But now, the smarts about what a page represents and the relationships between pages have gone from being embedded in the pages themselves to the tags that reside in a proprietary Internet application. Once again, the inherent smarts of the web are being leeched away.

The web has its faults. But it’s open. Anyone can write a new search engine. Sure, the big “Do as we say when we say do no evil, not as we do” company has a tremendous competitive advantage in their massive S^Hk^Hy^Hn^He^Ht^H computing network. But in principle, all the data they’ve collected from pages and links can be collected by their competitors, or by you in your garage.

Not so with the tags in del.icio.us or the rankings in digg.com. All it takes is a EULA at the bottom of each page and they slam the door on us.

call to action

Naturally, keep using these applications. If they add value to your life, that’s great! But spare a thought for the web, for true freedom of information. There’s value there too. If you blog, don’t forget that old fashioned links, the kind with HTML anchors (not blogrolls or JavaScript or what-have-you) are still what the web is made of. And a link with even a sentence explaining why you’re linking is even better.

And do you have something to say about a post? Why not put your comment right there on the post? Or better still, why not publish your own blog post with your words and link back? I know all your buddies are on reddit or what-ever, but your words will be (relatively) immortal on the post.

It’s our web. Let’s keep it that way.

update: Thanks for some of the early feedback, I’ve tried to clarify something: I don’t want to hog your comments on my blog where I can moderate them or get Google-juice from your words or even sell books to people searching for your words. What I want is for your words and links to be freely available to everyone to read, search, index, and add value.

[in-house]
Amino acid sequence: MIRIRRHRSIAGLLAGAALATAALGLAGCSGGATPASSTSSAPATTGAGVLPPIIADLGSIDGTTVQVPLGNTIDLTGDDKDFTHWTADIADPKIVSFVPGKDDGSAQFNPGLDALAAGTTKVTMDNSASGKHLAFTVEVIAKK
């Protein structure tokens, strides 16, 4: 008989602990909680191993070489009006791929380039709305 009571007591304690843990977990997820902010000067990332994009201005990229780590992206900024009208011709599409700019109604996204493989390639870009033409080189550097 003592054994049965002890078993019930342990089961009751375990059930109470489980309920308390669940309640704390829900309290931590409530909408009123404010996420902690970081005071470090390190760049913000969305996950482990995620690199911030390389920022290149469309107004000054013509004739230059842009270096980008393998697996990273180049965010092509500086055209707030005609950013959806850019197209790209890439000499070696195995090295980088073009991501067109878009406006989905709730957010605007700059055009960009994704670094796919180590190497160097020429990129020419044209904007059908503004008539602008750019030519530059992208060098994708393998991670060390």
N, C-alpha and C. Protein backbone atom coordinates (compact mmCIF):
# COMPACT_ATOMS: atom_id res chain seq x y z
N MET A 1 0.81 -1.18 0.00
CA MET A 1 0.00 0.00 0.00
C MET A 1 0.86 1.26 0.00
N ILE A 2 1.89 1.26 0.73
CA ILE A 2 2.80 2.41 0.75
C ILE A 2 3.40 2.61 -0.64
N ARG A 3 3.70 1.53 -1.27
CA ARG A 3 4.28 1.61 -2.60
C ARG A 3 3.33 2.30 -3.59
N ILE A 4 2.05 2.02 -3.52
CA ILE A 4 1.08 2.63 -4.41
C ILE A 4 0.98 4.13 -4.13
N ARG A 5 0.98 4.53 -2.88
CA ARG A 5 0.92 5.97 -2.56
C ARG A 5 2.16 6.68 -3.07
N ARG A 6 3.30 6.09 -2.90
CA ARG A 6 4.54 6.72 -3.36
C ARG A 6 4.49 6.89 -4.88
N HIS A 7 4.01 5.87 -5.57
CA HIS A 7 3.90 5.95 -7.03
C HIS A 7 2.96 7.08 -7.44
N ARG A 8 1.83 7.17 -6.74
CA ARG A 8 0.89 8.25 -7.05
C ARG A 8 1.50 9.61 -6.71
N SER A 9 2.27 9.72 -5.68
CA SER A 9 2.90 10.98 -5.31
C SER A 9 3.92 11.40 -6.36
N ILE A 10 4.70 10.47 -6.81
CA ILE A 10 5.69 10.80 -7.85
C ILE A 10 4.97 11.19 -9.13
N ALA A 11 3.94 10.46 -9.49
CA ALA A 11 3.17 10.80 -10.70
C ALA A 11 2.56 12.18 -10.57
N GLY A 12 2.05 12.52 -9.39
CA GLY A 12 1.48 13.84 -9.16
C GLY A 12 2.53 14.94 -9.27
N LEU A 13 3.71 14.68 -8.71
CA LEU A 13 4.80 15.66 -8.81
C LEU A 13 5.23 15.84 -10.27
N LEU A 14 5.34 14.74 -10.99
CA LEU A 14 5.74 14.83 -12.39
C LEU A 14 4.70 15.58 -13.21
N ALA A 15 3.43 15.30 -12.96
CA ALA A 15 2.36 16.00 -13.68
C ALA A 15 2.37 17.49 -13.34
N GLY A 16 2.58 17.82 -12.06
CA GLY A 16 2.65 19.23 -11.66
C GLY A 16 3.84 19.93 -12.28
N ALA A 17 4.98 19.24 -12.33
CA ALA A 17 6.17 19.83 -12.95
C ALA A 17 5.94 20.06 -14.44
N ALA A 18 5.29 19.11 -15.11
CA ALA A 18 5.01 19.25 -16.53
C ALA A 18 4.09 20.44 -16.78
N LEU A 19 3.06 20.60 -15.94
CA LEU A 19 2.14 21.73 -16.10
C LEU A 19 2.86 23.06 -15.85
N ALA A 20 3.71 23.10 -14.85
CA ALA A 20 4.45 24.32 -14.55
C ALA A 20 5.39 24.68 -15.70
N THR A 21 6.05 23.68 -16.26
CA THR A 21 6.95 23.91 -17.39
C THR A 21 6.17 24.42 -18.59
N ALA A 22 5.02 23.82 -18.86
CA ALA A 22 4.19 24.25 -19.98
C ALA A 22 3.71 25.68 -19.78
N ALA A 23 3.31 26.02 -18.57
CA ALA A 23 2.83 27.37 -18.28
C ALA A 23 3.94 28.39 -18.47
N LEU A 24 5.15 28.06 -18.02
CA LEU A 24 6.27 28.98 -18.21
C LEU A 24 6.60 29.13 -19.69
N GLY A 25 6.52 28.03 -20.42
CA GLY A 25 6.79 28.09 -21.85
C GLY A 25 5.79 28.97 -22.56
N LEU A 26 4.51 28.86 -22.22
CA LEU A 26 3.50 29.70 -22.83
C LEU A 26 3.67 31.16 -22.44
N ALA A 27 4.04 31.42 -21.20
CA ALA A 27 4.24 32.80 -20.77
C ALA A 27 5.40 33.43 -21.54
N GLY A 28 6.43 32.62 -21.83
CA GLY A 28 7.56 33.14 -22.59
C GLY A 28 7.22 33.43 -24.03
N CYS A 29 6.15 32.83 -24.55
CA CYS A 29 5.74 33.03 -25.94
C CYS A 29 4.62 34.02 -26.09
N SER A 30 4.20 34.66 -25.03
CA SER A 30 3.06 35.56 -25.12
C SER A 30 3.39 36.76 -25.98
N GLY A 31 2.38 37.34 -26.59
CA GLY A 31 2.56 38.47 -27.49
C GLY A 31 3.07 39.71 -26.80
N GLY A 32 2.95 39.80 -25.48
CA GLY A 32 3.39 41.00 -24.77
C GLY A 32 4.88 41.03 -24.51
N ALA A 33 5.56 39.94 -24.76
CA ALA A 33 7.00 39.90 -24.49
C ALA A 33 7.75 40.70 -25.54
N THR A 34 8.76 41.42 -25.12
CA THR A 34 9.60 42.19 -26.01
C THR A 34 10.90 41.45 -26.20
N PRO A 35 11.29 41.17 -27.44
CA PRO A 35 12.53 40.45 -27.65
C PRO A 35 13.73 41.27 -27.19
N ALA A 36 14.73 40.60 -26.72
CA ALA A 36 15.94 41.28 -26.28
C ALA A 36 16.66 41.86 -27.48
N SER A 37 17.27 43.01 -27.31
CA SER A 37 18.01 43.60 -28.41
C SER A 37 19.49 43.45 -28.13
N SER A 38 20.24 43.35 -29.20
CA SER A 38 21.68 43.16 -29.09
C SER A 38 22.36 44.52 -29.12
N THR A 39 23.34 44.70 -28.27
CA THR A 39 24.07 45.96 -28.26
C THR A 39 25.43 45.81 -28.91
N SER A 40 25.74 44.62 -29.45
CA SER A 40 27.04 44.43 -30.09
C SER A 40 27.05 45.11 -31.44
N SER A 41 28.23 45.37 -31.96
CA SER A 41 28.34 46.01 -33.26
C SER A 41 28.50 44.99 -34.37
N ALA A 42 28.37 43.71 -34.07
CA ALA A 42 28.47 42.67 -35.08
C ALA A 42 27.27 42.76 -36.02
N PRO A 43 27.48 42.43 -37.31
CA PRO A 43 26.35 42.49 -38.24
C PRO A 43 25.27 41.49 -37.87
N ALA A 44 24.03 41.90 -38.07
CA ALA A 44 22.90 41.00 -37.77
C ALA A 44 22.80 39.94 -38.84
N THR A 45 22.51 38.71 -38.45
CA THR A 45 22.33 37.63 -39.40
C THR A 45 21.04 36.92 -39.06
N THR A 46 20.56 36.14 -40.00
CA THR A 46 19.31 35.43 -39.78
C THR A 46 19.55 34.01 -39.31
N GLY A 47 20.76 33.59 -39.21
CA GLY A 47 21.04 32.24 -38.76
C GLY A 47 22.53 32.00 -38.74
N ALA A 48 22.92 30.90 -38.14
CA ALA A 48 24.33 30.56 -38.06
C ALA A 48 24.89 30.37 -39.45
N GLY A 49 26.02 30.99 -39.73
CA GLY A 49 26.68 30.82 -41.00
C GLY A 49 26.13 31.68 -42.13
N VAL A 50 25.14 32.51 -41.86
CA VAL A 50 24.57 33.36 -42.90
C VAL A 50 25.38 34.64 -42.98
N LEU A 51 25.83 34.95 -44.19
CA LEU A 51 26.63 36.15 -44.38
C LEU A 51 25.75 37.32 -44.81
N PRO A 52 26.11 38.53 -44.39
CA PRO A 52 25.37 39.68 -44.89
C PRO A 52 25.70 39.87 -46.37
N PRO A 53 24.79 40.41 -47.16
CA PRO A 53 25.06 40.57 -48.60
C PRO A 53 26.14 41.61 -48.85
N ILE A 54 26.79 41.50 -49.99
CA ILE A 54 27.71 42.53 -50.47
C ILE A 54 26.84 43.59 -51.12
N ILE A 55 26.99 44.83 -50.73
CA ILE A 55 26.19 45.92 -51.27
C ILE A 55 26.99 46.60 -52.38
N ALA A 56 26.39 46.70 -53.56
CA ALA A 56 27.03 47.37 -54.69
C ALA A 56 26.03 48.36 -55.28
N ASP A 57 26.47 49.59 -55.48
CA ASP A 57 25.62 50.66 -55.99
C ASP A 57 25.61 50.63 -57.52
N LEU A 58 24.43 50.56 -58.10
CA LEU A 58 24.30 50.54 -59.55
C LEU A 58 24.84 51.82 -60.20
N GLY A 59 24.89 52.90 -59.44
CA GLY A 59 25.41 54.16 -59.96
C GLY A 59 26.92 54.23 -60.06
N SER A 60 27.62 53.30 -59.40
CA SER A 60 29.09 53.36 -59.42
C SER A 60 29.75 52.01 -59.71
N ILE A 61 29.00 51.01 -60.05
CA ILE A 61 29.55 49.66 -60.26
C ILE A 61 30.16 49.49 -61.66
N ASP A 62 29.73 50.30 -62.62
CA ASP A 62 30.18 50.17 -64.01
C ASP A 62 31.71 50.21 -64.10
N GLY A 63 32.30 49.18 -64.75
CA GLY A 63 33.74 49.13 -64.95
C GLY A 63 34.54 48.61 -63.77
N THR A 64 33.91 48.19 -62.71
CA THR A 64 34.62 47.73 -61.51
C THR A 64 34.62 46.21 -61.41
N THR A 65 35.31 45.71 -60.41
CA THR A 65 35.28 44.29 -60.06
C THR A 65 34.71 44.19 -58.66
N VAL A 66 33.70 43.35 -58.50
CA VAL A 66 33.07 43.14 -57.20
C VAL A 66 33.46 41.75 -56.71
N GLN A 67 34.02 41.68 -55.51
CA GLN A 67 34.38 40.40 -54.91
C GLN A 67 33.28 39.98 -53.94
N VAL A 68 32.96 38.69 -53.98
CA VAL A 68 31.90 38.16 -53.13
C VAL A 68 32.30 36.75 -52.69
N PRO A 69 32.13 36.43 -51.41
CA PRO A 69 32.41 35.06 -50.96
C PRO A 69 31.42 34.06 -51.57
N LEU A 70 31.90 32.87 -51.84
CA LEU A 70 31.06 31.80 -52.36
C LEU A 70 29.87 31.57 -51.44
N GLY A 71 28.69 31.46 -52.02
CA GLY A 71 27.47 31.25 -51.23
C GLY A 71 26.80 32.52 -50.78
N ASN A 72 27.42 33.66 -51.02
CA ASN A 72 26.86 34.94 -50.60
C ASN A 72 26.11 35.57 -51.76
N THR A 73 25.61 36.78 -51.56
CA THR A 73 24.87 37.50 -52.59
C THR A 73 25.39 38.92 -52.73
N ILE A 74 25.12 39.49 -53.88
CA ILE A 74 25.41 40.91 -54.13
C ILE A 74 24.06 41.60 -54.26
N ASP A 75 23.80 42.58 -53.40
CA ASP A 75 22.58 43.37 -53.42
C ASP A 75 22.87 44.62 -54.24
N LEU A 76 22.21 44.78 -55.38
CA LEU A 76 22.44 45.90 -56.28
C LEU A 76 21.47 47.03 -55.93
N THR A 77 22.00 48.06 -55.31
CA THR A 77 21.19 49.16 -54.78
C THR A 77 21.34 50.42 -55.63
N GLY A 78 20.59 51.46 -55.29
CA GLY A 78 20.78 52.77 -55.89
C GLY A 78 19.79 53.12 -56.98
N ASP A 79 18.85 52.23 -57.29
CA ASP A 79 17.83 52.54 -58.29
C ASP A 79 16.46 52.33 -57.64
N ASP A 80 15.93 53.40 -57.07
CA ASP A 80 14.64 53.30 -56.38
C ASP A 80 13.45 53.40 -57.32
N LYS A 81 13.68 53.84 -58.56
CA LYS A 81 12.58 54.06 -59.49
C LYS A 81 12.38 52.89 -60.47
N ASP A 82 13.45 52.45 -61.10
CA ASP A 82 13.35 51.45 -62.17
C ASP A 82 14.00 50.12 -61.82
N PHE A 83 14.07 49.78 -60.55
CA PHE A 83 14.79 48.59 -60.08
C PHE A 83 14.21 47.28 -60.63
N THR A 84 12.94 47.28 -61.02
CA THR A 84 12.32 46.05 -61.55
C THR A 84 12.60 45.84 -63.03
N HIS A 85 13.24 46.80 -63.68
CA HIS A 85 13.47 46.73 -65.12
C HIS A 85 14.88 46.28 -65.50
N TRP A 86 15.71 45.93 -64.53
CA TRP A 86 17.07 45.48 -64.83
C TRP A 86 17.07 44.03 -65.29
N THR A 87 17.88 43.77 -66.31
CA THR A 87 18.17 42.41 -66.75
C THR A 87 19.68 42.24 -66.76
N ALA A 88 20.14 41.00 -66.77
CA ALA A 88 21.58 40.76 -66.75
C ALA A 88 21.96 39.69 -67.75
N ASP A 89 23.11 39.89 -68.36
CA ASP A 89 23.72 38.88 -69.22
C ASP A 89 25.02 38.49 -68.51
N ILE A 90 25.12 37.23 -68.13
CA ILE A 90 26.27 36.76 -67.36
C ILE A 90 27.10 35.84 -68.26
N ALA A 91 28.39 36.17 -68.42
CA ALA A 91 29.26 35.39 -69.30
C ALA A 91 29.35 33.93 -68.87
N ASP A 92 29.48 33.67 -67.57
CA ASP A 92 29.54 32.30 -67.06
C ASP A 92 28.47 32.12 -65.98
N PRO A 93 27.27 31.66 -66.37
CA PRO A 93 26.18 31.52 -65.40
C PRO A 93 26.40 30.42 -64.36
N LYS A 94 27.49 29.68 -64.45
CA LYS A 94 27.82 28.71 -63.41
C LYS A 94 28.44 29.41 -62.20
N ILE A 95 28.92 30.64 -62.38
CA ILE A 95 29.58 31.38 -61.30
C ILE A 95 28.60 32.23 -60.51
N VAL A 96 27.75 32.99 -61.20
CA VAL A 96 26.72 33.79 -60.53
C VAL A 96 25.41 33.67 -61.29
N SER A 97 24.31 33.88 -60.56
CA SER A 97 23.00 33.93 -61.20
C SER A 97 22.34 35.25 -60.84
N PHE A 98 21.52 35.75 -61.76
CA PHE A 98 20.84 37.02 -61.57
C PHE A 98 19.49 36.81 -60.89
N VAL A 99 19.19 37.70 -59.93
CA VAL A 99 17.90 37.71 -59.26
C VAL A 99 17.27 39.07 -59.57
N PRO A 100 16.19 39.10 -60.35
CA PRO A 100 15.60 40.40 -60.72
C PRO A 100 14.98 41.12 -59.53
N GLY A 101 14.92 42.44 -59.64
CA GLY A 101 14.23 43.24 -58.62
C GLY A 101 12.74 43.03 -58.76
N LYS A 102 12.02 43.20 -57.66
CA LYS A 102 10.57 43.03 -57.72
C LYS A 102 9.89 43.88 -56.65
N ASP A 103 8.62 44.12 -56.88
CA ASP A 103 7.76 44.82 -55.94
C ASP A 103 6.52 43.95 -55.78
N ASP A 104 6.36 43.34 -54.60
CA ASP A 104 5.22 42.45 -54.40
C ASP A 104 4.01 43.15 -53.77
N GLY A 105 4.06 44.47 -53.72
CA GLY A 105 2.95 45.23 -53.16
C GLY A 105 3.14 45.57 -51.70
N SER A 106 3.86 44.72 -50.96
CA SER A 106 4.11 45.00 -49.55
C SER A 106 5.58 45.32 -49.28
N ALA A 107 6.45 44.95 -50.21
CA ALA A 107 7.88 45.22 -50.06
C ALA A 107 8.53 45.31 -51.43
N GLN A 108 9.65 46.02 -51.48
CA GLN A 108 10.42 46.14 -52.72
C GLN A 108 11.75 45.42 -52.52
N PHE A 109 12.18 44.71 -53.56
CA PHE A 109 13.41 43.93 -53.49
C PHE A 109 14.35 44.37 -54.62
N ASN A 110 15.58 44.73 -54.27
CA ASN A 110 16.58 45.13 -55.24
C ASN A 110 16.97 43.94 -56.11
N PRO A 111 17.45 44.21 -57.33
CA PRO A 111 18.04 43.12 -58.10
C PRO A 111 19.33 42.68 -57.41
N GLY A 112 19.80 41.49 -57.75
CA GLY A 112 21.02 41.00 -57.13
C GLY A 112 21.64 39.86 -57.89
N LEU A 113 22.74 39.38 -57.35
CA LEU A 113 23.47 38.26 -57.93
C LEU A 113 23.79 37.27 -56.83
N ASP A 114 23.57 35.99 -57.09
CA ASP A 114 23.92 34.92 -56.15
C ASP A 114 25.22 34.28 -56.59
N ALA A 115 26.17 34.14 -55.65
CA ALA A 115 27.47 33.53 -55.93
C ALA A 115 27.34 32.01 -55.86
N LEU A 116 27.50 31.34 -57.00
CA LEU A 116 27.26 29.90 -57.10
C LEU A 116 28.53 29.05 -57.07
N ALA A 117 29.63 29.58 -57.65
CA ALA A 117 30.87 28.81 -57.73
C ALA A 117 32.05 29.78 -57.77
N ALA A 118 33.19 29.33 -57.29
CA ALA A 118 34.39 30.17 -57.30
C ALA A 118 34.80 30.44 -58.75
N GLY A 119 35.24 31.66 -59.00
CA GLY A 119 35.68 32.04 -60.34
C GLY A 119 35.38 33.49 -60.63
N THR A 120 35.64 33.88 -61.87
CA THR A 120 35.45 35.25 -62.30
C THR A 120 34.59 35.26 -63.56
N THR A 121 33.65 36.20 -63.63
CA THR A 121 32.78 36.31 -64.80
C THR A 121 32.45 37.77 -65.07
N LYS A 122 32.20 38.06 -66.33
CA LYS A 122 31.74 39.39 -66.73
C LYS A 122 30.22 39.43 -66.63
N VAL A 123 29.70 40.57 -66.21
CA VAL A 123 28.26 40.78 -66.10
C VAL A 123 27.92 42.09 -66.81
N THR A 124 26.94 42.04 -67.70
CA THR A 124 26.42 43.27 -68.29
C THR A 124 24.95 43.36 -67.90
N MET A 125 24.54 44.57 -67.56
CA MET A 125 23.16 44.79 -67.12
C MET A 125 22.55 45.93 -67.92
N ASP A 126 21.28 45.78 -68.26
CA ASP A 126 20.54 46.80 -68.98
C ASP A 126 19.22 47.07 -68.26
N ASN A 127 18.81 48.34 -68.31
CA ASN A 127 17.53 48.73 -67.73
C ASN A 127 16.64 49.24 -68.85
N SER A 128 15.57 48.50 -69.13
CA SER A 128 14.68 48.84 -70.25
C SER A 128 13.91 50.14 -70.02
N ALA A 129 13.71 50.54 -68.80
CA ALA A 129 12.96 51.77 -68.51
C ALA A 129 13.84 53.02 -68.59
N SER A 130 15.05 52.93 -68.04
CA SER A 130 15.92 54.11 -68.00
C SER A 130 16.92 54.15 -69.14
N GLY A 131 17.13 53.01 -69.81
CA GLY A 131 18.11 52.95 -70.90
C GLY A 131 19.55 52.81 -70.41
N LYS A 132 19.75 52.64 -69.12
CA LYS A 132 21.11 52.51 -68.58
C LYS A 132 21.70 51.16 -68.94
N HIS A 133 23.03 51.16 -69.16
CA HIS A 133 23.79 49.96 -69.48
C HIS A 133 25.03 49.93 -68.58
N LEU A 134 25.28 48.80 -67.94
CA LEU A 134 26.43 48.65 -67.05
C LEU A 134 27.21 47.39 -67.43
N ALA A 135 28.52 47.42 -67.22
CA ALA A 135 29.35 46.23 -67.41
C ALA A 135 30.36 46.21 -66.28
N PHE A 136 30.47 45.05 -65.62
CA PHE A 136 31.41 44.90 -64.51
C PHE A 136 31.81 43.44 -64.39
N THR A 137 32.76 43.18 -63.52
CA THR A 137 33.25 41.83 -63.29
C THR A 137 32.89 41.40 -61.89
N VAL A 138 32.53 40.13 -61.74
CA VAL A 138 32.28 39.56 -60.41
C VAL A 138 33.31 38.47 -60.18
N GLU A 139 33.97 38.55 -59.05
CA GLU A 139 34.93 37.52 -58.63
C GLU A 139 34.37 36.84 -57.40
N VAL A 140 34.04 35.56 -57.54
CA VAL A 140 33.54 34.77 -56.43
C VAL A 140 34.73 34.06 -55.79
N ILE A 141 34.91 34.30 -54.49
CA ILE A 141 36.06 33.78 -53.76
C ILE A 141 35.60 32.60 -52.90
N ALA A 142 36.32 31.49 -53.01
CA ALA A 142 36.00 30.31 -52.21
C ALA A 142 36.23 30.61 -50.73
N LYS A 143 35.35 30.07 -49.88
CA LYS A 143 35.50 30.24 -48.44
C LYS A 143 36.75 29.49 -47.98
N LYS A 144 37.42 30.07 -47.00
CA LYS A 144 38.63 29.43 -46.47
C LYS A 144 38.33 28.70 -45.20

They’re your words, put them where you will (I obviously do). They’re your links, aggregate them where you will (again, I do). But words on the web are more open and more valuable than words in a social aggregation application. And links that make up the web are more open, more valuable thank links in a social bookmarking site. I just want to encourage us all to keep growing the web.

Update II: After thinking about it, I see the issue as being congruent to the walled garden syndrome. It isn’t about taking content behind a log in or sign on, but it is about taking information that used to be open and distributed (like links and relationships) and putting it into proprietary Internet applications.

And it happens for the same reason: a true commons requires more work and has messier connectivity than a walled garden. When a city grows organically, it will always have icky bits and inconvenient bits. A “planned community” with a reasonably benevolent dictator will always offer a much more attractive vista, with more convenience and better looks. Naturally reddit has more convenient commenting. And also naturally, Condé Naste owns its database.

In Toronto, we have vibrant neighborhoods, and we have corporate spaces like shopping malls and nightclubs. Each have their place, but if I could only have one, I would have the public spaces. I don’t want to wake up one day and find that we can have any Internet we want, as long as it’s proprietary.